Company becomes Speed Commerce, reflecting its new e-commerce distribution business.
Navarre Corp. left behind 30 years of corporate history when it moved from New Hope to Dallas this summer.
On Monday, it left its name behind, as well.
Navarre announced it was becoming Speed Commerce Inc., a play on the name of its e-commerce business in Texas, formerly known as Speed FC.
Navarre acquired the Texas firm about 10 months ago, and in June disclosed that it was moving its headquarters to Texas after three decades in Minnesota, where it was founded.
The name change, along with the relocation, is part of a broader effort to reshape the company beyond its roots in distribution. It now designs and operates e-commerce websites for companies with less than $150 million in annual sales, runs warehouses for clients and ships products directly to consumers.
“Our new name reflects the evolution of our company from primarily a distribution business to a unique, end-to-end e-commerce services and retail distribution platform,” chief executive Richard Willis said in a statement. “The name Speed Commerce expresses our mission to rapidly grow our clients’ businesses.”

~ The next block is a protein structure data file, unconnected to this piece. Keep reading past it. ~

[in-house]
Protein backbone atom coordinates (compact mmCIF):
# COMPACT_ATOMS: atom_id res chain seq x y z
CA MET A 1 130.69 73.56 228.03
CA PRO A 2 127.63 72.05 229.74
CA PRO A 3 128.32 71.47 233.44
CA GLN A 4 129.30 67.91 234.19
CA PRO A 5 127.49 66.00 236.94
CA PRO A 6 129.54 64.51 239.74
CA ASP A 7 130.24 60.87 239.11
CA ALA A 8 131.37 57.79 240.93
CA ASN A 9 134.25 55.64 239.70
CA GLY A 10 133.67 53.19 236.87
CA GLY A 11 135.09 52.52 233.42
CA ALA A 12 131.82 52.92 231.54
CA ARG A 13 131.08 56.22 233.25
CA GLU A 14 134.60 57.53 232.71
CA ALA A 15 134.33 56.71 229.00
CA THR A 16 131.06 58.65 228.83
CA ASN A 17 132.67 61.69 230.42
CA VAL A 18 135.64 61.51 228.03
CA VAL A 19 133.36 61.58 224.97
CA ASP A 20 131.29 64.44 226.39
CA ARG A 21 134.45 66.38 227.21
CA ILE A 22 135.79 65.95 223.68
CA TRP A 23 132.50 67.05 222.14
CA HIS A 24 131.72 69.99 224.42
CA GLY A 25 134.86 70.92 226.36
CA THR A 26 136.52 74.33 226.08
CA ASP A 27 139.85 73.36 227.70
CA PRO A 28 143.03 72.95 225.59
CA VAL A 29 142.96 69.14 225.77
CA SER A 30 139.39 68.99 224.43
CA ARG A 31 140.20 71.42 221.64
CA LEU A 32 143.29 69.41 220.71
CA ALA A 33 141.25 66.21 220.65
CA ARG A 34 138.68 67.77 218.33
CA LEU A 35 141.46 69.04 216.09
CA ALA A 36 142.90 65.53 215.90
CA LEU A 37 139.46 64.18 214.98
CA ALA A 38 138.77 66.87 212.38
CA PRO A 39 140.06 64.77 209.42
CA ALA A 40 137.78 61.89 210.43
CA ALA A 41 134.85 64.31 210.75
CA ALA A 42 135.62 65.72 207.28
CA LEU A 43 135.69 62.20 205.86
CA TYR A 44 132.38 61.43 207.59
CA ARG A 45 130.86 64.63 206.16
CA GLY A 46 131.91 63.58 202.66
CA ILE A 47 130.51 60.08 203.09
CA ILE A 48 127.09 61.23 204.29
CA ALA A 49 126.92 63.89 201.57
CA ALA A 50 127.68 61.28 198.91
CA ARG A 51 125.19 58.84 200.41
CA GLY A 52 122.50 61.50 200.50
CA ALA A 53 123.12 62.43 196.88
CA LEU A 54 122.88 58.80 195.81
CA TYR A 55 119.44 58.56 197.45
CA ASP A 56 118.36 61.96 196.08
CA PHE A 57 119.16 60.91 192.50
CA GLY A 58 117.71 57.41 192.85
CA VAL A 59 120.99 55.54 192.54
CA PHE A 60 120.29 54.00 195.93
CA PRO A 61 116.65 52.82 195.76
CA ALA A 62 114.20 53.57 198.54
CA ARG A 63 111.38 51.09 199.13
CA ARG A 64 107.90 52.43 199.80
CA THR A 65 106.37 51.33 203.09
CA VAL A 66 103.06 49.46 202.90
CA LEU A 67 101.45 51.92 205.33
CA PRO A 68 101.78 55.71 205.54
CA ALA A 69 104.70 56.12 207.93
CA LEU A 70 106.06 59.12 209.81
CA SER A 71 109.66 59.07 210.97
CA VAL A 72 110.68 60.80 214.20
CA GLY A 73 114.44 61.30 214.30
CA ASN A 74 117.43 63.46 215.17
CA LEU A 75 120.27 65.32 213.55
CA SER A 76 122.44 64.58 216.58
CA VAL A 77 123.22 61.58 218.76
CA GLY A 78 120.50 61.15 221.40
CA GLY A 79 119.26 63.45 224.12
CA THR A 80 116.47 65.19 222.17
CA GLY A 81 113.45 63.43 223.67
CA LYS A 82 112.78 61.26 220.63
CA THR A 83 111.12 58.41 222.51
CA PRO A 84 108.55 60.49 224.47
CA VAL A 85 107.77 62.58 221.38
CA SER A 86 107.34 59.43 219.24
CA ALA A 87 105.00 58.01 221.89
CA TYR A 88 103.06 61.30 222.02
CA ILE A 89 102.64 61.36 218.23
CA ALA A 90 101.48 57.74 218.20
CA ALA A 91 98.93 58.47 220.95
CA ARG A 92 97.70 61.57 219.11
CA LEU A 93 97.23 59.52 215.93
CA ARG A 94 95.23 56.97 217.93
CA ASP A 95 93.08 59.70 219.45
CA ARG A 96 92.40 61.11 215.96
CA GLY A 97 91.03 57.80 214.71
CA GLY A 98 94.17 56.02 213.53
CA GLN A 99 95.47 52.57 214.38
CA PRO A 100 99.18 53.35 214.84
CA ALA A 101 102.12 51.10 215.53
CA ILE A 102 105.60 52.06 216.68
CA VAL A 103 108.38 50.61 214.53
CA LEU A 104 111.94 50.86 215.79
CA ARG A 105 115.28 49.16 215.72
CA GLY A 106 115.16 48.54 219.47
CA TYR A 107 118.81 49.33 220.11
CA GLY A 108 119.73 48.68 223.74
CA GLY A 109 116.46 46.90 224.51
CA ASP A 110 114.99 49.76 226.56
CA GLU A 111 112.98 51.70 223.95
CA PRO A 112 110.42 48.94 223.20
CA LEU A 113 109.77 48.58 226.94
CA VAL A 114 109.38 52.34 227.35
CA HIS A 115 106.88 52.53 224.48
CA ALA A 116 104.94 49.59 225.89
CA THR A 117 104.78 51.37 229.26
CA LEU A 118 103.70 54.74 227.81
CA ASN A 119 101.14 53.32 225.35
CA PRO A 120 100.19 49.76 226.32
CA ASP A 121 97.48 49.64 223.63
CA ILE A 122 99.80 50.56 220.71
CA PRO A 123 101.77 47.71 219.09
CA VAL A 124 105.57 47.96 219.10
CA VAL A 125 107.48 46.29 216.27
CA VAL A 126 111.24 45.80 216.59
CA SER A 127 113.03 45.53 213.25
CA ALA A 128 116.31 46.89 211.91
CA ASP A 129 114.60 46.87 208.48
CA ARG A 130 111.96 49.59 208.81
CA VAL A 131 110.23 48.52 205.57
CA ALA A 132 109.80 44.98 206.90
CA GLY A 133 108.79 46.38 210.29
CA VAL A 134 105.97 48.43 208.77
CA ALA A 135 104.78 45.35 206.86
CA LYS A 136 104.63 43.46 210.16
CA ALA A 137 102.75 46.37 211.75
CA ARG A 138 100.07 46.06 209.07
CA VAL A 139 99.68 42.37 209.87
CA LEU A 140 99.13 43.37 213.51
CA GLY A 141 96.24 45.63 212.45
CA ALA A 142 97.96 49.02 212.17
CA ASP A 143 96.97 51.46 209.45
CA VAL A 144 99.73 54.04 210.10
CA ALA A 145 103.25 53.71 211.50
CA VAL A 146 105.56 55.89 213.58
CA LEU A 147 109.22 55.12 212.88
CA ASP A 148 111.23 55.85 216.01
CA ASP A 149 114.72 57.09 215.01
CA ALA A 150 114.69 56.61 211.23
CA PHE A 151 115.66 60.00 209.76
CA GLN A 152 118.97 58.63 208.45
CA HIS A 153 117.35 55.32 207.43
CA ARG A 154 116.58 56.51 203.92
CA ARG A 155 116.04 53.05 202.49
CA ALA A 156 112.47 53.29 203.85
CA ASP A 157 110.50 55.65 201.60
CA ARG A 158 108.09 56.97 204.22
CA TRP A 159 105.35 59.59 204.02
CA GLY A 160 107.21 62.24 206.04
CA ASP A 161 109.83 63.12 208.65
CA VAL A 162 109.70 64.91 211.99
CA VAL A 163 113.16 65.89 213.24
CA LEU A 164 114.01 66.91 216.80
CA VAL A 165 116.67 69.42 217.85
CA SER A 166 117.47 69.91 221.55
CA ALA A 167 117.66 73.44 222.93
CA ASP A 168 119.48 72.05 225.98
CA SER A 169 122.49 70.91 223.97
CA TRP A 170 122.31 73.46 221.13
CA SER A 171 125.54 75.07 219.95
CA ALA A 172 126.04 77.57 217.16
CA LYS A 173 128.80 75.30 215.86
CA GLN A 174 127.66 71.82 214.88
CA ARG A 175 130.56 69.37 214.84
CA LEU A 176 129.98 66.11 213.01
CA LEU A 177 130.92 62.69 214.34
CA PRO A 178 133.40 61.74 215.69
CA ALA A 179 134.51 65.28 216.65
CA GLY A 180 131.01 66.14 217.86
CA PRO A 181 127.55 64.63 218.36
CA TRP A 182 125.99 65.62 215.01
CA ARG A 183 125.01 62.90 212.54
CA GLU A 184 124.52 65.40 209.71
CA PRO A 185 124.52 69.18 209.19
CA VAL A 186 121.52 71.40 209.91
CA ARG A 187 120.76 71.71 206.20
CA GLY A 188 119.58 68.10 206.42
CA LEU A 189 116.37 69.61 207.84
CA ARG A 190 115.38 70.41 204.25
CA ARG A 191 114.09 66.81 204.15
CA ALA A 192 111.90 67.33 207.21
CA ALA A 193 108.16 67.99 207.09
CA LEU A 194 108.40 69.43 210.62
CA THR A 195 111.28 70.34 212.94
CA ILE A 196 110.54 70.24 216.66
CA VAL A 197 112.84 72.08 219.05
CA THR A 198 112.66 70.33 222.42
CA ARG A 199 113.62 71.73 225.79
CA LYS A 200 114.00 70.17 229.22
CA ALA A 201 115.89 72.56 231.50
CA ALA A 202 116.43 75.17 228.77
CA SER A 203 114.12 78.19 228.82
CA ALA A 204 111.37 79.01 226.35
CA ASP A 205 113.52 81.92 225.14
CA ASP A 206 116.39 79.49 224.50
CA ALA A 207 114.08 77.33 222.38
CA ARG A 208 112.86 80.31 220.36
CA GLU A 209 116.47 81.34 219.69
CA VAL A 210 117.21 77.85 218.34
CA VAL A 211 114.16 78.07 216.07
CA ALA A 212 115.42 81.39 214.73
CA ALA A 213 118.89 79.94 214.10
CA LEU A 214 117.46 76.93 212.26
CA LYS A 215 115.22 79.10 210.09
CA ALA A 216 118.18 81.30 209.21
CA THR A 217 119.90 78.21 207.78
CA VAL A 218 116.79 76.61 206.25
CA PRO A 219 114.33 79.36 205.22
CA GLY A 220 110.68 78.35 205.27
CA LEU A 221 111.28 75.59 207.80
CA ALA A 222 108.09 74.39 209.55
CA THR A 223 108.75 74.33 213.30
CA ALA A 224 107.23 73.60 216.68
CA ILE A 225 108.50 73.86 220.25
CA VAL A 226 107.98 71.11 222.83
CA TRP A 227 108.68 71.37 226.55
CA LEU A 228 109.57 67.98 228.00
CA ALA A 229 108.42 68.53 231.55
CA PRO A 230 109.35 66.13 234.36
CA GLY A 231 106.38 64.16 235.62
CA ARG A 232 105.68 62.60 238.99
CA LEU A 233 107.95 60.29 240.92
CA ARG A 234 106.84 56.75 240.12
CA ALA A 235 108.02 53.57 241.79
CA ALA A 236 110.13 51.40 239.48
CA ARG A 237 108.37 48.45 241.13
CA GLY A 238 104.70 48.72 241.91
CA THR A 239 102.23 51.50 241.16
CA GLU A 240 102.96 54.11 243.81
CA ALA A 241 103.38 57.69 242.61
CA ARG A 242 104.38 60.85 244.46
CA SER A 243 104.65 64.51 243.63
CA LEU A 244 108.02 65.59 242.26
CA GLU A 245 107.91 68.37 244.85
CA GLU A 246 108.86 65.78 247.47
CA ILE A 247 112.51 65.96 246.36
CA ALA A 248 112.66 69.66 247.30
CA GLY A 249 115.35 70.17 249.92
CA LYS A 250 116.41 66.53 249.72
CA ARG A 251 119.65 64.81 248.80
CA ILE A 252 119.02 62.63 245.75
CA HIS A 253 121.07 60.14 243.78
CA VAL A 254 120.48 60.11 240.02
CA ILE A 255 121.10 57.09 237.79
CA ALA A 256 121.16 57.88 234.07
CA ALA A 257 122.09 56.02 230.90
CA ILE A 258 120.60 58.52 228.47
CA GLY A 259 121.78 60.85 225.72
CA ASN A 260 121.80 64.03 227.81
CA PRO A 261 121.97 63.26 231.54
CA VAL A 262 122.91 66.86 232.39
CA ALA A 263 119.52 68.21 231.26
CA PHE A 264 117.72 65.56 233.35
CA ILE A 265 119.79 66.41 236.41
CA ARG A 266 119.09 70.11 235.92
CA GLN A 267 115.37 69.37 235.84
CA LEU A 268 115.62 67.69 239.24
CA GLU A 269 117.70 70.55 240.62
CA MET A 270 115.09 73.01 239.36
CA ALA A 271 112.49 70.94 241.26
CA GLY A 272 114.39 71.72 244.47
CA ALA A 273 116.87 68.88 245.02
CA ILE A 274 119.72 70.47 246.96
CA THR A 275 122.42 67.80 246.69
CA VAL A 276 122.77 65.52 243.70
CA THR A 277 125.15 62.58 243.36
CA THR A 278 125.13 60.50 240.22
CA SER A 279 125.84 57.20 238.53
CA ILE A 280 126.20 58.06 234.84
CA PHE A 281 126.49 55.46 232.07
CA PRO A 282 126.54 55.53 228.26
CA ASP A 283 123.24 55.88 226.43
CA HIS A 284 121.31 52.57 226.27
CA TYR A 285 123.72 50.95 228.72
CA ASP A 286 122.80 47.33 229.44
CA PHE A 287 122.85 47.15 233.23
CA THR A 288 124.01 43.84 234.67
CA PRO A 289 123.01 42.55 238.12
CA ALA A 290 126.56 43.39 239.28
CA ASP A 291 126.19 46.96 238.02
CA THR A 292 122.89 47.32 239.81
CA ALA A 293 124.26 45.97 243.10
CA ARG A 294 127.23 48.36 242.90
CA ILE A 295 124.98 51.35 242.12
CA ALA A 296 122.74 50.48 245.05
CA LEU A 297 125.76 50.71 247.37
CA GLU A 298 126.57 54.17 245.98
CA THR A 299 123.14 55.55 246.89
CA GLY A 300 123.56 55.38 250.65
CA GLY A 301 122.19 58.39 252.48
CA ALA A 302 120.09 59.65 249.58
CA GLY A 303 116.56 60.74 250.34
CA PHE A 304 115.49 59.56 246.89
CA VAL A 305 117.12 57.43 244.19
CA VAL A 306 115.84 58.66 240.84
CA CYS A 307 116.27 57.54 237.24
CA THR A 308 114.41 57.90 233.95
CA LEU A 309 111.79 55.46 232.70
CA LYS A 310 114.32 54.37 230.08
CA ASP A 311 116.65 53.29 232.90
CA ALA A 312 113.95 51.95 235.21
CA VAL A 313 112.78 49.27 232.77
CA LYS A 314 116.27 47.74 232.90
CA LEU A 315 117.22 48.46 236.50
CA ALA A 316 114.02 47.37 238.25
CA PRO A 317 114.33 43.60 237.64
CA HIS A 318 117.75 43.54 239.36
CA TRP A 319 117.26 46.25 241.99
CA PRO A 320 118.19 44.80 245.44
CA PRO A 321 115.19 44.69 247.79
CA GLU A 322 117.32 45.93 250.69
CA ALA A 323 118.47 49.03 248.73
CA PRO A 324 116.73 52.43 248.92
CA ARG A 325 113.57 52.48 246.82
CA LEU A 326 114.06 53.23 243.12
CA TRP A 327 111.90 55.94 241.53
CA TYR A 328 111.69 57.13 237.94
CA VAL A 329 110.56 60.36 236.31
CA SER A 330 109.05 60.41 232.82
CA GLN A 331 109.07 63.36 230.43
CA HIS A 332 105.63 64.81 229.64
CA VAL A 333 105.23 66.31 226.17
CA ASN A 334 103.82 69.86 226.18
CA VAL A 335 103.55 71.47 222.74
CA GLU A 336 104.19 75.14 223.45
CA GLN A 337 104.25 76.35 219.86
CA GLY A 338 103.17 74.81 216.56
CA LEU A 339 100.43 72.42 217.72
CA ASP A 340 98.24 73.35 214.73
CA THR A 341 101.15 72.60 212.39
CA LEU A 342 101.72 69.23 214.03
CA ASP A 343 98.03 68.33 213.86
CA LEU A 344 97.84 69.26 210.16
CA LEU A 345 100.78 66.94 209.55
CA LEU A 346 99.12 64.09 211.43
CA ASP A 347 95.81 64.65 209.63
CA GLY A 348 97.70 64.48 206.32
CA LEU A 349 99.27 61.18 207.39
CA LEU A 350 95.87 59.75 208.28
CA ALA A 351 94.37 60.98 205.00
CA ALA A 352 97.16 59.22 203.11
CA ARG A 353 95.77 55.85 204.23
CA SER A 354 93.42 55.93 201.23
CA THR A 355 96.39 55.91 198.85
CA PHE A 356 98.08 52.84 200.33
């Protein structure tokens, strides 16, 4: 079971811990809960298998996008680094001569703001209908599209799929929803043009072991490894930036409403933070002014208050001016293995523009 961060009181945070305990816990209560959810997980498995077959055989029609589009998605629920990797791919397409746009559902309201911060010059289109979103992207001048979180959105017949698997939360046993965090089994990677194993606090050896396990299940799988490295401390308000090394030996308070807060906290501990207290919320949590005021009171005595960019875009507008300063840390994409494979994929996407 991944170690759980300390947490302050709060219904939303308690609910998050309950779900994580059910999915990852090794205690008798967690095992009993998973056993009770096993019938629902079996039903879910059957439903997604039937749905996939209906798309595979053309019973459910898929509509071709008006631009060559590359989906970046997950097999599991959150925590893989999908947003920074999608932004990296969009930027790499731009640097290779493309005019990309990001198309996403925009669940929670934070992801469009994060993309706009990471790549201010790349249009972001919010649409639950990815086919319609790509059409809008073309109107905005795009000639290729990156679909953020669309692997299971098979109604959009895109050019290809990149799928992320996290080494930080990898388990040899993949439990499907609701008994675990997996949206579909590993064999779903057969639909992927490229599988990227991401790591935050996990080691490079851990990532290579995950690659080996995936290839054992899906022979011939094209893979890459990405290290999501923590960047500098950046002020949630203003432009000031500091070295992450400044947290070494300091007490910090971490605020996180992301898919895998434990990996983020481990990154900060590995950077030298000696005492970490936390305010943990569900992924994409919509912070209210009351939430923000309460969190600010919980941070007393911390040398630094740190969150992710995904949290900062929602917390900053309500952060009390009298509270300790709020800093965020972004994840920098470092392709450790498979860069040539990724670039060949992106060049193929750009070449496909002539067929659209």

The market reacted favorably to the name change, boosting Navarre shares 22 cents, or 6.25 percent, to close at $3.74 per share. The stock rose another penny in after-hours trading.
The Nasdaq-listed firm’s ticker symbol will change at the start of trading on Thursday from “NAVR” to “SPDC.” The name of its website changed on Monday to speedcommerce.com. Users of the navarre.com Web address were automatically redirected to the new website.
A Speed Commerce spokesman could not be reached for comment on the future of Navarre’s traditional distribution business, which ships packaged software and electronics to about 31,000 retail stores and their warehouses in the United States and Canada. Navarre’s traditional distribution customers have included Best Buy, Target, Wal-Mart, Apple, Costco, Office Depot and OfficeMax.
In May, Navarre ranked No. 45 on the Star Tribune 100, the newspaper’s annual list of Minnesota’s largest public companies. In the fiscal year ended March 31, Navarre reported a loss of $11.8 million on revenue of $485.3 million. In the first quarter of its current fiscal year, Navarre lost $3.9 million on revenue of $97.7 million.